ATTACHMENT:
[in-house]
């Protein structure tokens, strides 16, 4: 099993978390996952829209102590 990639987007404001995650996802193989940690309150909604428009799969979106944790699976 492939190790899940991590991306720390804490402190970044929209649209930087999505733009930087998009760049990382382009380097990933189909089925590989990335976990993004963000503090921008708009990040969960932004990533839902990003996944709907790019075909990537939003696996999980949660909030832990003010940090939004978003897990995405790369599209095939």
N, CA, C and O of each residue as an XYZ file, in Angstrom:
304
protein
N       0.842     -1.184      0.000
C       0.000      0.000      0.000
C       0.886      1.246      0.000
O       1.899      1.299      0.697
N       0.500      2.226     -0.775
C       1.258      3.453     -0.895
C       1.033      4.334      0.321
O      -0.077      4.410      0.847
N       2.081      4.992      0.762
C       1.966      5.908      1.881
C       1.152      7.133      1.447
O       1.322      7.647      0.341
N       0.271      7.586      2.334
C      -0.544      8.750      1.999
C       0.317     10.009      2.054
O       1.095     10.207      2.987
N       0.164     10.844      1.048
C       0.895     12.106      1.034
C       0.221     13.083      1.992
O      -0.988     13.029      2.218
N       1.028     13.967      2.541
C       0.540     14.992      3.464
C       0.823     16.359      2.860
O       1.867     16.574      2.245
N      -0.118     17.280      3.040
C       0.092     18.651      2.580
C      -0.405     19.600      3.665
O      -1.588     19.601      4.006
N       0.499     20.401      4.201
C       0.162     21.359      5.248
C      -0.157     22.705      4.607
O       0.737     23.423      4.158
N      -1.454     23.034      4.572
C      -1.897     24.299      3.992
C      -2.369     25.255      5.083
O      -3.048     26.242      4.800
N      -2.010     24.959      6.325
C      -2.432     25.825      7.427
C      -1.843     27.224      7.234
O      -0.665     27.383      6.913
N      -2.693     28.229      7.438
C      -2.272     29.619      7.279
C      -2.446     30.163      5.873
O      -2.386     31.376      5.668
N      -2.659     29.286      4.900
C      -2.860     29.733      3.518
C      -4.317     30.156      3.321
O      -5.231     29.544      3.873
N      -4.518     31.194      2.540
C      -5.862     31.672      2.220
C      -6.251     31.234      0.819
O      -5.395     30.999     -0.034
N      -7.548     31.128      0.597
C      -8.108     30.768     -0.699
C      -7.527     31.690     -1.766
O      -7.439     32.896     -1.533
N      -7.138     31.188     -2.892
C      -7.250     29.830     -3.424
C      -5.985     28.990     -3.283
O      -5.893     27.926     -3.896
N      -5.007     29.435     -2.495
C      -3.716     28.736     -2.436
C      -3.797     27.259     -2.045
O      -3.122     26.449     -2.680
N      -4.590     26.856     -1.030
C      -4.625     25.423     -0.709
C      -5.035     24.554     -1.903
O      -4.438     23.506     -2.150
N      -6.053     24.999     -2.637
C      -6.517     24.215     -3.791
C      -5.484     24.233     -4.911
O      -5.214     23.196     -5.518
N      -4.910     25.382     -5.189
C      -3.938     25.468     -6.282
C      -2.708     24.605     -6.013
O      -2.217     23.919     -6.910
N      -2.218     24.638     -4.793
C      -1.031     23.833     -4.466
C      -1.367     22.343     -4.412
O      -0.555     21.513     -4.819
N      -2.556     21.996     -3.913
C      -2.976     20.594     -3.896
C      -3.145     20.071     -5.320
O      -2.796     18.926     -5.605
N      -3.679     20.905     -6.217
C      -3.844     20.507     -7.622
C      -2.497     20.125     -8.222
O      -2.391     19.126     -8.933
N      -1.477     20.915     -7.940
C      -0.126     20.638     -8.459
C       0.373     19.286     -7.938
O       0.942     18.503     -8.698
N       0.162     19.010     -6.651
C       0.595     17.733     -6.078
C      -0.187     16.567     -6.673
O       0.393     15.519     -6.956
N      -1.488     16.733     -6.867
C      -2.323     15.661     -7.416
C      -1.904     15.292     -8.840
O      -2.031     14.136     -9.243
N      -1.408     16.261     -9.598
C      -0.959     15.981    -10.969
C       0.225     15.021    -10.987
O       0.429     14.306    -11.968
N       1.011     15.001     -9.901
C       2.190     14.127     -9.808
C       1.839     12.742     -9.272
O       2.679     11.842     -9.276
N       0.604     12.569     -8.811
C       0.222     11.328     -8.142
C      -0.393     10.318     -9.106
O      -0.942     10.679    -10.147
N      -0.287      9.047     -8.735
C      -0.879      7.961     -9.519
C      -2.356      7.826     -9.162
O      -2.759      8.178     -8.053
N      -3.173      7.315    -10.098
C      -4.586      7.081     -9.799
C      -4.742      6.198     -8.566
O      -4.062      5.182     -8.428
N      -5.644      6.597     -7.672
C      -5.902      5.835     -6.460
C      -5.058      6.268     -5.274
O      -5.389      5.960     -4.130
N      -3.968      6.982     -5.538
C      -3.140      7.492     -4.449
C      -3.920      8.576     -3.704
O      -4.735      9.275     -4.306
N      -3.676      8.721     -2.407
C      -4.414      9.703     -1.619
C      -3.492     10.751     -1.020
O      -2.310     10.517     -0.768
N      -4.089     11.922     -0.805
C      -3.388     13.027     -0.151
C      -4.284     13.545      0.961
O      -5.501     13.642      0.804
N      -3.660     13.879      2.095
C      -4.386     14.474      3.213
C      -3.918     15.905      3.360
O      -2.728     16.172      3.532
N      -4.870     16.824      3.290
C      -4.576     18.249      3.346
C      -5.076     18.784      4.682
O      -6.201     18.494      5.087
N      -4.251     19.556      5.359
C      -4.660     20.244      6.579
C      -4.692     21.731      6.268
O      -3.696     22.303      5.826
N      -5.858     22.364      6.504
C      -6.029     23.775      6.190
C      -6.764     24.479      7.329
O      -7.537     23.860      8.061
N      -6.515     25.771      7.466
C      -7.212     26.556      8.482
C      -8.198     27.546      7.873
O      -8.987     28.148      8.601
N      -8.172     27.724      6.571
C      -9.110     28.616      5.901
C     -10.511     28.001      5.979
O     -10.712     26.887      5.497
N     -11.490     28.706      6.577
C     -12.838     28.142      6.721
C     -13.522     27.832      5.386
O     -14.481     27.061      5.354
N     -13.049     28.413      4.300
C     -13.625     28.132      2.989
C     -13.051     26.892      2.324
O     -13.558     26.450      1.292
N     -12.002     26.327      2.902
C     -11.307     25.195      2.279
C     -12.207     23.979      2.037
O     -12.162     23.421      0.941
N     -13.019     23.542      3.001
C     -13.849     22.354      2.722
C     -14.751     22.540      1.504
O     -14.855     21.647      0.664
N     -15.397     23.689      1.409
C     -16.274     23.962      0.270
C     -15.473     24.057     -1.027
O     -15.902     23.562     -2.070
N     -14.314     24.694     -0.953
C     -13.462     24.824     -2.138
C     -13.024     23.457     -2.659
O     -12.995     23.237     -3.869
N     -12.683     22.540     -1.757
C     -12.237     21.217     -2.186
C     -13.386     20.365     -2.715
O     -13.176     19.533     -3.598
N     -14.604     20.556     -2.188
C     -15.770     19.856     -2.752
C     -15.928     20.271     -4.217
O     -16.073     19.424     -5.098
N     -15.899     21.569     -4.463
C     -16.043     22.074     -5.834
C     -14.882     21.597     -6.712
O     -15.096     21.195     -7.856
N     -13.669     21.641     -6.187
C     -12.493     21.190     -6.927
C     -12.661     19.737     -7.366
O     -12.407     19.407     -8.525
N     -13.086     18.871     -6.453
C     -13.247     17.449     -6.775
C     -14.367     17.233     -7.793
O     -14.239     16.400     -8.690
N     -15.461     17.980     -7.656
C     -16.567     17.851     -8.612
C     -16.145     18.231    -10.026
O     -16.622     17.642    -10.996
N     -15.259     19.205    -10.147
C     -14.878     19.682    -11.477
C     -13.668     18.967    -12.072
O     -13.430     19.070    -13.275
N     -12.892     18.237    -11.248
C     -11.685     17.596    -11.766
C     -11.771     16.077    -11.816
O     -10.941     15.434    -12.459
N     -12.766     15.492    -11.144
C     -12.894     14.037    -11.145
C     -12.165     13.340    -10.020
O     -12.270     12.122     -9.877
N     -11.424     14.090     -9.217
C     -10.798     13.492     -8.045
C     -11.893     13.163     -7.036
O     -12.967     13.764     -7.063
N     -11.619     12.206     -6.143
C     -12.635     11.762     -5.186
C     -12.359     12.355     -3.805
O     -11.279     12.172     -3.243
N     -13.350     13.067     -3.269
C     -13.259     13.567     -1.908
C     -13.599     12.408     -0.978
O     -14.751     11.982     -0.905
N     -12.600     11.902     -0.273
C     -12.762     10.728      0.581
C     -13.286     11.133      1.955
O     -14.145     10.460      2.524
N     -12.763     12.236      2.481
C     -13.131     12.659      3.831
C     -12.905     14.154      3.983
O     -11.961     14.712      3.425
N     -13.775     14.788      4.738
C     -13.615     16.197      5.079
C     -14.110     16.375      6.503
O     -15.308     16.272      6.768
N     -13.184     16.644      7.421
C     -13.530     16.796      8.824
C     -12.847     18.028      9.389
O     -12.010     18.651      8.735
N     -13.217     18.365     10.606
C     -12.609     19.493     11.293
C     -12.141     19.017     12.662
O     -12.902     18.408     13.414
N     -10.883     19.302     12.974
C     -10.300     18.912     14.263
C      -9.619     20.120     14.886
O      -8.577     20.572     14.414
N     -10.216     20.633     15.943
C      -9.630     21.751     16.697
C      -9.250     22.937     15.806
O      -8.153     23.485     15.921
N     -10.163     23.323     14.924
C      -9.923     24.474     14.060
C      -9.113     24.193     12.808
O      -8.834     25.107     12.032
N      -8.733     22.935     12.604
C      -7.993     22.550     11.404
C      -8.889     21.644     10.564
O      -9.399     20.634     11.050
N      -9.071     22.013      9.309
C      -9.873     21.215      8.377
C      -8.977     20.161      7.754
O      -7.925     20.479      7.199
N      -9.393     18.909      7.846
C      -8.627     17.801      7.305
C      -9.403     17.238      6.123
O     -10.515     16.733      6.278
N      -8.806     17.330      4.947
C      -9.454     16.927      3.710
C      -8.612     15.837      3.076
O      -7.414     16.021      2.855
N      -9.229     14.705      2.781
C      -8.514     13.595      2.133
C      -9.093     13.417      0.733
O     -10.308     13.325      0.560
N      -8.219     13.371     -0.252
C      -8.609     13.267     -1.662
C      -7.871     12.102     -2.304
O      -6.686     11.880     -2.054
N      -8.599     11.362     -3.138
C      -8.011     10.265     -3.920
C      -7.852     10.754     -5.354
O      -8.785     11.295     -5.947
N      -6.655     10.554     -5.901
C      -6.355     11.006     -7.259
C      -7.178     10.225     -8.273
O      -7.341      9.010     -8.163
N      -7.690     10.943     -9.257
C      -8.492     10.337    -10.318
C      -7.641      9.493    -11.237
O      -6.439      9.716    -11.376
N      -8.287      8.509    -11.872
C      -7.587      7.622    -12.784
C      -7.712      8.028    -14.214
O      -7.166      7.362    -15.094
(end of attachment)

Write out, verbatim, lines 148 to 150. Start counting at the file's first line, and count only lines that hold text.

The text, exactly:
C      -5.076     18.784      4.682
O      -6.201     18.494      5.087
N      -4.251     19.556      5.359